Heritage speaker educational identity as a complex dynamic system: A grounded theory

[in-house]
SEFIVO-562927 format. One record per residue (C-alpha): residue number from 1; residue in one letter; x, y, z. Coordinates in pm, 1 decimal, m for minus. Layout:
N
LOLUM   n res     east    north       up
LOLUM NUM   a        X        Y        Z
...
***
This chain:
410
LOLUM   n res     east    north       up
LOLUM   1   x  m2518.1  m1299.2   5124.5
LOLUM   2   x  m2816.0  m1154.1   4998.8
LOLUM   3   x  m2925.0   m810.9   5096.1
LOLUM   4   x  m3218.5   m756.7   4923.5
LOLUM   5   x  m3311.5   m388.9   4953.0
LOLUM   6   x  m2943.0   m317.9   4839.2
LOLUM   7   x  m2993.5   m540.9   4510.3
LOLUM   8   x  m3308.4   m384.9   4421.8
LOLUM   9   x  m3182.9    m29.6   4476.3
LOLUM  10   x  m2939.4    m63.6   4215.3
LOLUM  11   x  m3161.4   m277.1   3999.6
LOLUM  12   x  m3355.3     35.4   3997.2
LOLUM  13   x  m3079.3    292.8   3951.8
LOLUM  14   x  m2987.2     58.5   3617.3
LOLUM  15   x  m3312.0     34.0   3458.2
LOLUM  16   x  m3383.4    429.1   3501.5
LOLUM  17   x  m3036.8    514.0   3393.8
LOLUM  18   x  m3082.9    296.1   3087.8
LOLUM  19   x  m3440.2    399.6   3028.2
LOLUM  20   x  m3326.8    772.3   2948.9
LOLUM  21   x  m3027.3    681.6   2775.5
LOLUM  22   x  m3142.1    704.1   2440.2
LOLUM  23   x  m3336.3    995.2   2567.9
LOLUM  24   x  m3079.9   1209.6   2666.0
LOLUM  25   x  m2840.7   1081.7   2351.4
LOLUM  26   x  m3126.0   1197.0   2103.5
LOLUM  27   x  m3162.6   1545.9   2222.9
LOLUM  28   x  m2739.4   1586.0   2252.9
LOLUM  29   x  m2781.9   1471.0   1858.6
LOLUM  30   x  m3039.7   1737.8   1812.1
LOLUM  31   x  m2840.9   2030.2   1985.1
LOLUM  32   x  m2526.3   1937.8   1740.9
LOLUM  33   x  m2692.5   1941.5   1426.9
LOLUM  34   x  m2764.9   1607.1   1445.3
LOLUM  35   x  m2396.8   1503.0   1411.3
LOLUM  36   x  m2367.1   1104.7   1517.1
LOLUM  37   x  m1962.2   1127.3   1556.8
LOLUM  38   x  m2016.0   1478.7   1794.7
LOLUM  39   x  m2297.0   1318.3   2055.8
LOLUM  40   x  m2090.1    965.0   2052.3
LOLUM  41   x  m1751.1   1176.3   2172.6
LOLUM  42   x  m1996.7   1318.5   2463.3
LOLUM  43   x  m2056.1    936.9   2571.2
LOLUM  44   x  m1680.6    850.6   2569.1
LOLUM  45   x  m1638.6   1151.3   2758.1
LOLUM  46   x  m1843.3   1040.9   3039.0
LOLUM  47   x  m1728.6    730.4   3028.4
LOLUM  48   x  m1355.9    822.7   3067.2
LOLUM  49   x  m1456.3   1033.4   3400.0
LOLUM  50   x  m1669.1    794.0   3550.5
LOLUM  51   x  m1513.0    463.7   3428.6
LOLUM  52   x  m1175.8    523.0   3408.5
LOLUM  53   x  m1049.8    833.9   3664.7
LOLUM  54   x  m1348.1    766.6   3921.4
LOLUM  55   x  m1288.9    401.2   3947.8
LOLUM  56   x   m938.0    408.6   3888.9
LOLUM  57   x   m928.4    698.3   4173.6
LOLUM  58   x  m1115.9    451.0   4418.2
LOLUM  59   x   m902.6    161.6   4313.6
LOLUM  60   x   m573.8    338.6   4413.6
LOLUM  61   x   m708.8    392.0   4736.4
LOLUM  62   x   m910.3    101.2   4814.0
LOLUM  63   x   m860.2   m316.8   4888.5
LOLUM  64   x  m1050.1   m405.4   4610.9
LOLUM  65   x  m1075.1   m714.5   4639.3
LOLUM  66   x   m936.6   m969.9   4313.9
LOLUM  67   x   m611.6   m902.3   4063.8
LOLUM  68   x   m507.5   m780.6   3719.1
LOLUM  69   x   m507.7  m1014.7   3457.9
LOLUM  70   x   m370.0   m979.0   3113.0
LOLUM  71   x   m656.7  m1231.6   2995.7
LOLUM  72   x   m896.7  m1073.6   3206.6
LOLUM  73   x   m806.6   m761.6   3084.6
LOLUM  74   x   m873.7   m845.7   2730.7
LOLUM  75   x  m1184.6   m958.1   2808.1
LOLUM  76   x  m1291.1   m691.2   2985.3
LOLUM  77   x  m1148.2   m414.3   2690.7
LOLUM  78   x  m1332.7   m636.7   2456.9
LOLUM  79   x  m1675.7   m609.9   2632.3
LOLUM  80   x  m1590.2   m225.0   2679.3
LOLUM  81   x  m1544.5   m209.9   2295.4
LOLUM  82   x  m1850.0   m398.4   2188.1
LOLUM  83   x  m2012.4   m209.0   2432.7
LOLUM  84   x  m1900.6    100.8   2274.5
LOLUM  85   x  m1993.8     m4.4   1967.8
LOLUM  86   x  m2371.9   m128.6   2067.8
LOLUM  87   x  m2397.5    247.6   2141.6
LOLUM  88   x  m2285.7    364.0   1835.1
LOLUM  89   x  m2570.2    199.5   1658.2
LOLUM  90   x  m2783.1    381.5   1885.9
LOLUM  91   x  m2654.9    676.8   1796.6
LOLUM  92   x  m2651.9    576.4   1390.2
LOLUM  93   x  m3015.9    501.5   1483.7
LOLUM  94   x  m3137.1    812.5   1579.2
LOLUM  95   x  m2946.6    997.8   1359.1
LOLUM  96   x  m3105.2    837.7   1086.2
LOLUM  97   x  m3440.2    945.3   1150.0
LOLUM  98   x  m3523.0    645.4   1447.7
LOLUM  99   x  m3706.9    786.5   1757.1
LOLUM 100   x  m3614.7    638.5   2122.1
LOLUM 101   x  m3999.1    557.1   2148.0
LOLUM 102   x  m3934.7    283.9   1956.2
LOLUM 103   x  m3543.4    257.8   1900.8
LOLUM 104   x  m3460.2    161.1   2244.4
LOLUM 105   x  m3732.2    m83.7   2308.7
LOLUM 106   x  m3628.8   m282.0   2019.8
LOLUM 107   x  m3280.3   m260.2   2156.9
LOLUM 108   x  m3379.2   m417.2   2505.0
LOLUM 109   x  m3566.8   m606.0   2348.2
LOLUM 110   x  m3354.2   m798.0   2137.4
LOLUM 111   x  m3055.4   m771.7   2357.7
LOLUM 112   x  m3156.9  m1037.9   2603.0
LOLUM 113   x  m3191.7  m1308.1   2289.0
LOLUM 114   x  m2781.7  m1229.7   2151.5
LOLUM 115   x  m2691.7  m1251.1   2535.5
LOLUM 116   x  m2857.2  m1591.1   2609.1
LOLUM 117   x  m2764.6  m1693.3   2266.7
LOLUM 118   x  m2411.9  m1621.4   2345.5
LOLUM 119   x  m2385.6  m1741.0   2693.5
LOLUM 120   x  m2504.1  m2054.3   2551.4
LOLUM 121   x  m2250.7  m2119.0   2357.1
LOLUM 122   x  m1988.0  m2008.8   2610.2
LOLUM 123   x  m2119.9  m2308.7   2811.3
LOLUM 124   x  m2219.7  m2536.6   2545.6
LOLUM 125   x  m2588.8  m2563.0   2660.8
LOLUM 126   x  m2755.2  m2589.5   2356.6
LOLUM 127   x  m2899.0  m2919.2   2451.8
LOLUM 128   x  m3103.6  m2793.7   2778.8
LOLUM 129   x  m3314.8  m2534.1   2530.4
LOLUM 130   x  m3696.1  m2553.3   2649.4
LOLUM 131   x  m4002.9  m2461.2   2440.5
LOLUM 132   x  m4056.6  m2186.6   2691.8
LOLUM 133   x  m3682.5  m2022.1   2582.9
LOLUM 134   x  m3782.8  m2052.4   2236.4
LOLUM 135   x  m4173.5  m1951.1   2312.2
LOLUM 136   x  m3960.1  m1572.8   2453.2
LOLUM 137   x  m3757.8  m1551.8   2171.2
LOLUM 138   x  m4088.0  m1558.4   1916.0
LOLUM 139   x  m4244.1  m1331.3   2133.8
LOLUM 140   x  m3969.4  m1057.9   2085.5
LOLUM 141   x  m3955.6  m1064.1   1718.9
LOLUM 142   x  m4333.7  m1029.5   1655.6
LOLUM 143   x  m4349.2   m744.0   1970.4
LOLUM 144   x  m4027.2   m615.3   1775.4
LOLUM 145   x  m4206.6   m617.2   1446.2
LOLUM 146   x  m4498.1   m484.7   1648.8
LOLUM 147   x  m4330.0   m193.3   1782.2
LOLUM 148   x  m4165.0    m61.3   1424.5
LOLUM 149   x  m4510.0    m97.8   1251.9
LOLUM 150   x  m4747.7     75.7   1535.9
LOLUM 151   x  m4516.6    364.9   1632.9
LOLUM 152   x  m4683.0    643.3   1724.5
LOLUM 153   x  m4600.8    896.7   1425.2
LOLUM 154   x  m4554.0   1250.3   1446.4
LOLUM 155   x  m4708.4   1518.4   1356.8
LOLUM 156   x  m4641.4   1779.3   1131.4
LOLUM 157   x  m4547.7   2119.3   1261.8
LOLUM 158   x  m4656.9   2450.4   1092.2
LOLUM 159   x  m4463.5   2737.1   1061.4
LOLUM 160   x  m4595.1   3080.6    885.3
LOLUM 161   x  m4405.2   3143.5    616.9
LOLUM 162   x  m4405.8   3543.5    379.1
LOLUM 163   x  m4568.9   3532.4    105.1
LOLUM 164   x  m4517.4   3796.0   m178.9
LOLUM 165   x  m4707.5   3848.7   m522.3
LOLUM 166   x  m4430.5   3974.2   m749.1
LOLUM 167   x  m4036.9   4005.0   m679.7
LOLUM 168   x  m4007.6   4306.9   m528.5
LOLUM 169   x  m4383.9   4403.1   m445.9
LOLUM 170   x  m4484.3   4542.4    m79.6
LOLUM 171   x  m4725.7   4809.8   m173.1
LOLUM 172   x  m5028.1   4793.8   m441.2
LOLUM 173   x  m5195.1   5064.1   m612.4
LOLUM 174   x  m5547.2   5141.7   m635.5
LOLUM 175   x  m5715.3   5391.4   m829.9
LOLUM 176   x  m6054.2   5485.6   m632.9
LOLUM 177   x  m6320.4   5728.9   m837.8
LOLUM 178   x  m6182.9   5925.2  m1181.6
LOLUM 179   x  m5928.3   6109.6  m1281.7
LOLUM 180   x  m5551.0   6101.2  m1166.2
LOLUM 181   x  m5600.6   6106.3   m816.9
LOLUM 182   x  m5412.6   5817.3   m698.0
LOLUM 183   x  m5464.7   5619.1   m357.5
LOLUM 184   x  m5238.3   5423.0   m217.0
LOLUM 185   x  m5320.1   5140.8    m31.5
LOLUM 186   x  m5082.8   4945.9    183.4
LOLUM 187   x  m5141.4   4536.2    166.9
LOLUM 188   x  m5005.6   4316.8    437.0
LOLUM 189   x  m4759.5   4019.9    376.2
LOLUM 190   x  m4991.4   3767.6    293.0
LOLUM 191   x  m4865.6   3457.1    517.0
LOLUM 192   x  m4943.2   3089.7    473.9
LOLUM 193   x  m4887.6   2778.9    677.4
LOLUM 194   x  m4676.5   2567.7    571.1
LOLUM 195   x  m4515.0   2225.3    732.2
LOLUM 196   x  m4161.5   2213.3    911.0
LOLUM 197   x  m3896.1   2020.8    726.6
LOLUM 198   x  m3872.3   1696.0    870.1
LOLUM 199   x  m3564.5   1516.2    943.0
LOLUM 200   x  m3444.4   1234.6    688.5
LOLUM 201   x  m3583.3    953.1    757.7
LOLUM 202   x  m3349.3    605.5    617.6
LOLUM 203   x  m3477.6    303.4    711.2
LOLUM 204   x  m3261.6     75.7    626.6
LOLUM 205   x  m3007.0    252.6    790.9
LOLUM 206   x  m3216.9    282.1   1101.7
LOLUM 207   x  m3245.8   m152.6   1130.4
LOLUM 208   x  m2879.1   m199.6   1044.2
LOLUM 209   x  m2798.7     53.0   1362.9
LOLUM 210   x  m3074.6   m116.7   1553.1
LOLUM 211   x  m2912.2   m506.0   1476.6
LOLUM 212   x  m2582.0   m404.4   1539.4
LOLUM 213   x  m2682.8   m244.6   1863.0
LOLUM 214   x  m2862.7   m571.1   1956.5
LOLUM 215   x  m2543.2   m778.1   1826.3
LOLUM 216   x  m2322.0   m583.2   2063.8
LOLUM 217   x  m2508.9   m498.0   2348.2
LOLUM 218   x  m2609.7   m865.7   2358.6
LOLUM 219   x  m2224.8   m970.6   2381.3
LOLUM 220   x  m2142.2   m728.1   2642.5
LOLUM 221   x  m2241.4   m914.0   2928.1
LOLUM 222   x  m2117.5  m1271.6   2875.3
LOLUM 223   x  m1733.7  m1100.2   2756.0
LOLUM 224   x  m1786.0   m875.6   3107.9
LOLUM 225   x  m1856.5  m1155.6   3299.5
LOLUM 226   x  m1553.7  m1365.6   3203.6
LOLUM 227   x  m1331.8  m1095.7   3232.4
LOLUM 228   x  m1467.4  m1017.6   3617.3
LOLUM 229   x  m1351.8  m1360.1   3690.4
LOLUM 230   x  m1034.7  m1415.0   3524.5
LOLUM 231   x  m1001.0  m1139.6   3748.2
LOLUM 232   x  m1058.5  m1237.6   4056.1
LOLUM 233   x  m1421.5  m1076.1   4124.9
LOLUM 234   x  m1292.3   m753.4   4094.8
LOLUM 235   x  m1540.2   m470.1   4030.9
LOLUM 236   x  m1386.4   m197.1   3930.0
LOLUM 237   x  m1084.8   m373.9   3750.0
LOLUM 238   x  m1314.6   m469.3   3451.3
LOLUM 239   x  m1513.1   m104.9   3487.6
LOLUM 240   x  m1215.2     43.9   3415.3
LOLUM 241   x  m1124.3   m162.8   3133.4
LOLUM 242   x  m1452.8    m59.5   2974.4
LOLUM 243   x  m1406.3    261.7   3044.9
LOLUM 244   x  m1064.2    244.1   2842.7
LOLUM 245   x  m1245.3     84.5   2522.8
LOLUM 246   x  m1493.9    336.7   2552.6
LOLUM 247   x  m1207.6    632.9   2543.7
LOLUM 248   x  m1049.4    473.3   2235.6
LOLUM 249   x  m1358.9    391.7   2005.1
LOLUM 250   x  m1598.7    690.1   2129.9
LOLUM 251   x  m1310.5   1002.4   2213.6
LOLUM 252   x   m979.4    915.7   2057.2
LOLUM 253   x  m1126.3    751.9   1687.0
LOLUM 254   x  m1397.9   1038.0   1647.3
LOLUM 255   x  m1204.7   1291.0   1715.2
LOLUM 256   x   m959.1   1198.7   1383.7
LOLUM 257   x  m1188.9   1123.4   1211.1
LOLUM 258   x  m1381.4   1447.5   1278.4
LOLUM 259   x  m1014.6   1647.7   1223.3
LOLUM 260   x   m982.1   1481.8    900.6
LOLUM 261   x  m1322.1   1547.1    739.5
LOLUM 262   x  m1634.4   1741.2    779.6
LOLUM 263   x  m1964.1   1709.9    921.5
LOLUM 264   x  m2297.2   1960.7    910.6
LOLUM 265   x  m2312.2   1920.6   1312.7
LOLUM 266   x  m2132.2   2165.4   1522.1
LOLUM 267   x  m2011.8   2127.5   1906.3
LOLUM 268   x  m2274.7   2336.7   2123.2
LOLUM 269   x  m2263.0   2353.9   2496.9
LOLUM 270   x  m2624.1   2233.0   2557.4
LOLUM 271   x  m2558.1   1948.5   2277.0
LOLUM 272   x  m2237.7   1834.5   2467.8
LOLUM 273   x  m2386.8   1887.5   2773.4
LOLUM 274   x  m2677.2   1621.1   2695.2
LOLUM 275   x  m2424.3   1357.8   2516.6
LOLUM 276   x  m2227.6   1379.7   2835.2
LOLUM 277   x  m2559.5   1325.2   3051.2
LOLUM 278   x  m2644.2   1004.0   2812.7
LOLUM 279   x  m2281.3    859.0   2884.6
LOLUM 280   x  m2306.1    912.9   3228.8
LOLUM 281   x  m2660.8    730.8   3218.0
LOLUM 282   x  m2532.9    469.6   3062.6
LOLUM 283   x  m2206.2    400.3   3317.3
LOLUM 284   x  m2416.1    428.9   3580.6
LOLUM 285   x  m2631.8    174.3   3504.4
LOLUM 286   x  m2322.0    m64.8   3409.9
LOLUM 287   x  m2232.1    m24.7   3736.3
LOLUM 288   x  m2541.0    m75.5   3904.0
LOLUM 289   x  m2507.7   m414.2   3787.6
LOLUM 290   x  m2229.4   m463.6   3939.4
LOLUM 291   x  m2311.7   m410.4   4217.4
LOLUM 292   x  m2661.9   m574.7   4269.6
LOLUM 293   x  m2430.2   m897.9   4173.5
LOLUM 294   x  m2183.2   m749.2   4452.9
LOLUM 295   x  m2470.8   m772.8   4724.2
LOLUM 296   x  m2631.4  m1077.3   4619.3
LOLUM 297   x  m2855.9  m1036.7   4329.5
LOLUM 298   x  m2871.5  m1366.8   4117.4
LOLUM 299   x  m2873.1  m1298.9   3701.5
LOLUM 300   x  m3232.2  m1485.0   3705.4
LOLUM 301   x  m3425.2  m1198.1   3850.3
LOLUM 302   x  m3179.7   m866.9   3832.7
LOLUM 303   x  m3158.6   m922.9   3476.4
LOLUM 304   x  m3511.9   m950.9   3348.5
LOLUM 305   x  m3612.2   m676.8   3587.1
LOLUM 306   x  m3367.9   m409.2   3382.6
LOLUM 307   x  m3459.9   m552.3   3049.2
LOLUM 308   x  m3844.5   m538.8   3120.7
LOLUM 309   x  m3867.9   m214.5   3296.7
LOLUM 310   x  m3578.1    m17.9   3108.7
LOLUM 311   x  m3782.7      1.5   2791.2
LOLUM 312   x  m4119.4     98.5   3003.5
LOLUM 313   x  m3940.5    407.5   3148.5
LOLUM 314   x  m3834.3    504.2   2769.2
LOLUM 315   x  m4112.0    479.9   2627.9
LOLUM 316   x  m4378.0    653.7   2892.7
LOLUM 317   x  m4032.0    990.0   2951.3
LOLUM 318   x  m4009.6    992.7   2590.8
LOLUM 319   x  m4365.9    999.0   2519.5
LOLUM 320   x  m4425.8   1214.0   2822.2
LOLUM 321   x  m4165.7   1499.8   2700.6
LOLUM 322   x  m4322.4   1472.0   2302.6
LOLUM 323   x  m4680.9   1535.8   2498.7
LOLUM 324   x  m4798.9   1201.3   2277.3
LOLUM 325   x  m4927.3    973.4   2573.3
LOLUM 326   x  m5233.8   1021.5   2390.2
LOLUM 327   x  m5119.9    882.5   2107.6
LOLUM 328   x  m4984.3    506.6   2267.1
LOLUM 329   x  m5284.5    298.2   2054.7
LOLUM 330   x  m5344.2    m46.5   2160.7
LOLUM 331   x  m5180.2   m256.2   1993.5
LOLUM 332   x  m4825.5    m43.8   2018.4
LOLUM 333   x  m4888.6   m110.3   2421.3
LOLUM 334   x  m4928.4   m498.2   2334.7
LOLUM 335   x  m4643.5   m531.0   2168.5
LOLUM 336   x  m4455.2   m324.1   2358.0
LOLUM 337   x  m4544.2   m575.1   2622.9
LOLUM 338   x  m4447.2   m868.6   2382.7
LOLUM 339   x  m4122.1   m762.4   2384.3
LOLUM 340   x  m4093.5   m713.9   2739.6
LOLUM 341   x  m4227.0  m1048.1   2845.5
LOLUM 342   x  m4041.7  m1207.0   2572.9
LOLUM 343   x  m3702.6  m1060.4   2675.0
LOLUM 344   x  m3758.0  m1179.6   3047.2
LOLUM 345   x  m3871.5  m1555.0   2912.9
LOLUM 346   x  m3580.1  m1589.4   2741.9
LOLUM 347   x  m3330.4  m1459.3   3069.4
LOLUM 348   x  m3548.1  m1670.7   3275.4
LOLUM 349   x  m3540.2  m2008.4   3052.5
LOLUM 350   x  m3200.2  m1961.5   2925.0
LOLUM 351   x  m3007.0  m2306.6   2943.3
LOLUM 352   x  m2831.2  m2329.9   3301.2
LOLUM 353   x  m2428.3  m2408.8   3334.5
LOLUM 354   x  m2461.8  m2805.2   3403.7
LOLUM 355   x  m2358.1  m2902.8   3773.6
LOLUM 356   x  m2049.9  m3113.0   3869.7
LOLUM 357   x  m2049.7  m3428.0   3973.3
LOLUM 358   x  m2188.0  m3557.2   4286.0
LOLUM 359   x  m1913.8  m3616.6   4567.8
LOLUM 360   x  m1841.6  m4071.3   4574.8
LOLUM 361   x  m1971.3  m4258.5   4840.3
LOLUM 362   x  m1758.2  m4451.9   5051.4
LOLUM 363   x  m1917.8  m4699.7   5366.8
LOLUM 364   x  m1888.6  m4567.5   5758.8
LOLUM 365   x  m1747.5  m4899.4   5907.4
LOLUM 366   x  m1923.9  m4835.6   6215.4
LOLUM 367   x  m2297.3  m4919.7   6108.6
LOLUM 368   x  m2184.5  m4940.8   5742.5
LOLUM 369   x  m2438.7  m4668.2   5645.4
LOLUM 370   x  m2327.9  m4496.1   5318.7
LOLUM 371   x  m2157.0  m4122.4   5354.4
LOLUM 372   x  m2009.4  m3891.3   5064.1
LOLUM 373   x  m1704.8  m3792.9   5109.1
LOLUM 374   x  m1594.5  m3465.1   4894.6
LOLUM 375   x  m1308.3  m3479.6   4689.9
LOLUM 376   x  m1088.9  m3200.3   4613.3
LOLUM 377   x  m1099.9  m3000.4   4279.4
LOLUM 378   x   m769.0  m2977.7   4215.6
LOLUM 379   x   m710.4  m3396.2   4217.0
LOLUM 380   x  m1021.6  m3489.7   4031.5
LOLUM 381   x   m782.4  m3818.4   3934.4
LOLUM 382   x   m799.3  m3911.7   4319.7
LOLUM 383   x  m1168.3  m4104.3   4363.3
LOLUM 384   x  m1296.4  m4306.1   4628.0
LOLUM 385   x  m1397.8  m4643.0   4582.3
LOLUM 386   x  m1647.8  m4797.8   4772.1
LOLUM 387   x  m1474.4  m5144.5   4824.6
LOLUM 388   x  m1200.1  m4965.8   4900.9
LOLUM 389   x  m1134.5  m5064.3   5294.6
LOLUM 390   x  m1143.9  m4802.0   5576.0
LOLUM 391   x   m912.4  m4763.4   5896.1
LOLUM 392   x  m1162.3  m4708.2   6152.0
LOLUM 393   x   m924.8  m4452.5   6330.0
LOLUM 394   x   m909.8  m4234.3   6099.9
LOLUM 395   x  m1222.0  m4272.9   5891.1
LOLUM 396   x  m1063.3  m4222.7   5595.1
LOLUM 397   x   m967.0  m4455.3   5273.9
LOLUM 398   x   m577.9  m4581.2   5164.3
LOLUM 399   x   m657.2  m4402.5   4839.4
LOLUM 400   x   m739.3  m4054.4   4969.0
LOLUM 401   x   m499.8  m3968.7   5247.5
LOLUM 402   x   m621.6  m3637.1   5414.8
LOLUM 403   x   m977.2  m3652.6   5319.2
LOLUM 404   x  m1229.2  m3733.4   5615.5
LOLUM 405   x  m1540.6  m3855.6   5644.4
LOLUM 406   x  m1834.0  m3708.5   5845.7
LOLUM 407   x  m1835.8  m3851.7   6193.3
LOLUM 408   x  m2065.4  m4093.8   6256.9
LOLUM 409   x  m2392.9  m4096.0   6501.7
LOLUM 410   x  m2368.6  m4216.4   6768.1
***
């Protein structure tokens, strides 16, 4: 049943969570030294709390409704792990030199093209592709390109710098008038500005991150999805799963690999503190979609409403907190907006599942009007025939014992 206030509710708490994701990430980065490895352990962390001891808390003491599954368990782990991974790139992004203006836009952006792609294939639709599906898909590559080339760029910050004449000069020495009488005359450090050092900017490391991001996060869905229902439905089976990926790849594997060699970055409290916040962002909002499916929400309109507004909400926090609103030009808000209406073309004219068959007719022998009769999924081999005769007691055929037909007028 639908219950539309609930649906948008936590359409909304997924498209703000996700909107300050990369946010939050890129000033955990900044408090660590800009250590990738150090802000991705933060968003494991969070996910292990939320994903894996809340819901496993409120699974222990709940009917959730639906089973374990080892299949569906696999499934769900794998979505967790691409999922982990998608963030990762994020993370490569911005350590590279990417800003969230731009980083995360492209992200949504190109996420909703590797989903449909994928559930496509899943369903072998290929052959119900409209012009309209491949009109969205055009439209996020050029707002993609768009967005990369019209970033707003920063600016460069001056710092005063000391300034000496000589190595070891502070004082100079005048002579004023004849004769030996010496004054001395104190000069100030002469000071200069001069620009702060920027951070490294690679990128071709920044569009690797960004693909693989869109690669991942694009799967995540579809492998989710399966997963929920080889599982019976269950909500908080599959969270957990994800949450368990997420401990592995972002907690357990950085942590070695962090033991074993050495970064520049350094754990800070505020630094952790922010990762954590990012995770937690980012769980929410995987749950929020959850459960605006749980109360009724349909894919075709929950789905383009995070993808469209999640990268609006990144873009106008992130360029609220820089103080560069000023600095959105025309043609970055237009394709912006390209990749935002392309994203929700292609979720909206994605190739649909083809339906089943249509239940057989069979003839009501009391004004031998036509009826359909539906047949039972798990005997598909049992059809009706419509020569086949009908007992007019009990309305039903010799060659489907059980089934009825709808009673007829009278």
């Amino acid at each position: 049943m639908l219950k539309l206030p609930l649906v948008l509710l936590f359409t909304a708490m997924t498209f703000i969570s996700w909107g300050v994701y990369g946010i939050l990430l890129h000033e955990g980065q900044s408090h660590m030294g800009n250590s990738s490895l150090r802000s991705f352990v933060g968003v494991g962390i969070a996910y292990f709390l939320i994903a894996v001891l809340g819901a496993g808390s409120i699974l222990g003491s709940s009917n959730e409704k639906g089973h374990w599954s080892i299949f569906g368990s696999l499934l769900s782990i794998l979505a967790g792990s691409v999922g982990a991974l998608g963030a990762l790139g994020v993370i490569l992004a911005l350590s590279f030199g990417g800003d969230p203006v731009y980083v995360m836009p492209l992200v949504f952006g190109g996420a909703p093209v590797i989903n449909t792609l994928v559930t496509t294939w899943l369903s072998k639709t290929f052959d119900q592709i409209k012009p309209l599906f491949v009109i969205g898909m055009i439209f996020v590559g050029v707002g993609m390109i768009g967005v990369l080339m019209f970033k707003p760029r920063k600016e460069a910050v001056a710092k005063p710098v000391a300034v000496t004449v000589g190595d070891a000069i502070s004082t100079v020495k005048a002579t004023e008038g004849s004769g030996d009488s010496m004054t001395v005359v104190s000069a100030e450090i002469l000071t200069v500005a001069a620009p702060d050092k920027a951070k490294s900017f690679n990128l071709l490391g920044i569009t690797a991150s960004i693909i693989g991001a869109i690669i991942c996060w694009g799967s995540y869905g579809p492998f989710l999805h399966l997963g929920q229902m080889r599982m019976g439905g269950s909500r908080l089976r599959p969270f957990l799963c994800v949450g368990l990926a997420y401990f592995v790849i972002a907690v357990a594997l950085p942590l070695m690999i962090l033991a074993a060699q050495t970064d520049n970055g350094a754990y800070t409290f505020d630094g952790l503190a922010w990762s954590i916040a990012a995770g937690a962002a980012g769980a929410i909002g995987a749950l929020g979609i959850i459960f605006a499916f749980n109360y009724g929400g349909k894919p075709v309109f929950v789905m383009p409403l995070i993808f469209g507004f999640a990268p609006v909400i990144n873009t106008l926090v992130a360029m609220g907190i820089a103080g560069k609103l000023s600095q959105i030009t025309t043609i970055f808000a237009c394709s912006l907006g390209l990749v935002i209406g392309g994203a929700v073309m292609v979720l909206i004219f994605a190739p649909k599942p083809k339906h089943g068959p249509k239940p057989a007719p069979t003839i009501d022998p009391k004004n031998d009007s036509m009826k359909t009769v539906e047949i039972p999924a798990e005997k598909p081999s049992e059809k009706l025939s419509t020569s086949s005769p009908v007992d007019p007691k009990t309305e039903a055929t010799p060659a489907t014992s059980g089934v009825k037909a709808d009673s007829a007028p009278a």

This dissertation introduces the construct of heritage speaker educational identity, conceptualizes it through constructivist grounded theory methodology, and connects it to theories of chaos and complex dynamic systems for explanatory purposes and theoretical anchoring. My goal is threefold: first, (i) to provide a clear picture of heritage speaker educational identity, its structural configuration and its workings as an integrated system, (ii) to situate the construct within an interdisciplinary body of literature in order to stimulate transdisciplinary dialogue, and (iii) to provide researchers and practitioners in the field of heritage language education with a blueprint of how heritage language education fits the biographies of heritage speakers, their past experiences and their imagined/future selves. To that end, 131 hours of qualitative data were collected from a pool of 103 pre-pubescent (i.e., 8-11) and late-adolescent (i.e., 18 – 24) heritage speakers of Spanish living in the US Southwest by means of ethnographic classroom observations; audio recordings of classroom interactions; individual reflection papers; individual interviews; focus group interviews; and a battery of in-class activities. Further, curricular analyses and interviews with members of the educational system (e.g., program director, school principal, teachers, and instructors) were conducted throughout a two-semester period. The heritage speaker educational identity model introduced herein is presented as a metaconstruct that spreads across 4 domains (i.e., linguistic/literacy; professional/educational; emotional/psychological; social/cultural). Each of these domains has its own internal structures, as well as interfaces connecting them across a psychosocial spectrum. Fundamentally, these domains and their components, are linked through relationships of inter-mutuality, feeding into one another, and reacting ecologically to systemic synergies. Further, the model captures and integrates previously undiscussed factors (e.g., emotional intelligence, cognitive schemas) and illustrates the constitutive relationship between subjects and contextual elements (e.g., classroom language policies). The model explicates how heritage speaker educational identity does not emerge from the addition of its internal components solely, but as a result of activity at their interfaces, behaving as a complex dynamic system that evolves over time. The implications of this study emerge at three levels: the theoretical level, the practical level, and the methodological level. At the theoretical level, I argue that current arguments on “de-essentializing” the heritage speaker experience must be followed by a paradigmatic change beyond metaphorical adoptions of poststructuralist perspectives. At that level, I propose notions of chaos and complexity to explain how moving away from essentializations may be articulated. Regarding pedagogical praxis, this model charts the behaviors of identity work, illustrating how a universal approach is counterproductive. This model provides a bedrock to design strategies that foster forms of “identity education” for heritage speakers. At the methodological level, I argue that importing theories from neighboring disciplines (most notably foreign language education and second language acquisition) when exploring the identities of heritage speakers limits the scope of our findings to those aspects that fit the foreign and second language learner experience, perpetuating a similarities vs. differences approach, which I refer to as the comparativist tradition in heritage language studies. I challenge this perspective by articulating a bottom-up approach on identity work, positing that this angle stimulates data-driven conceptualizations as opposed to theory-driven readings of data-sets.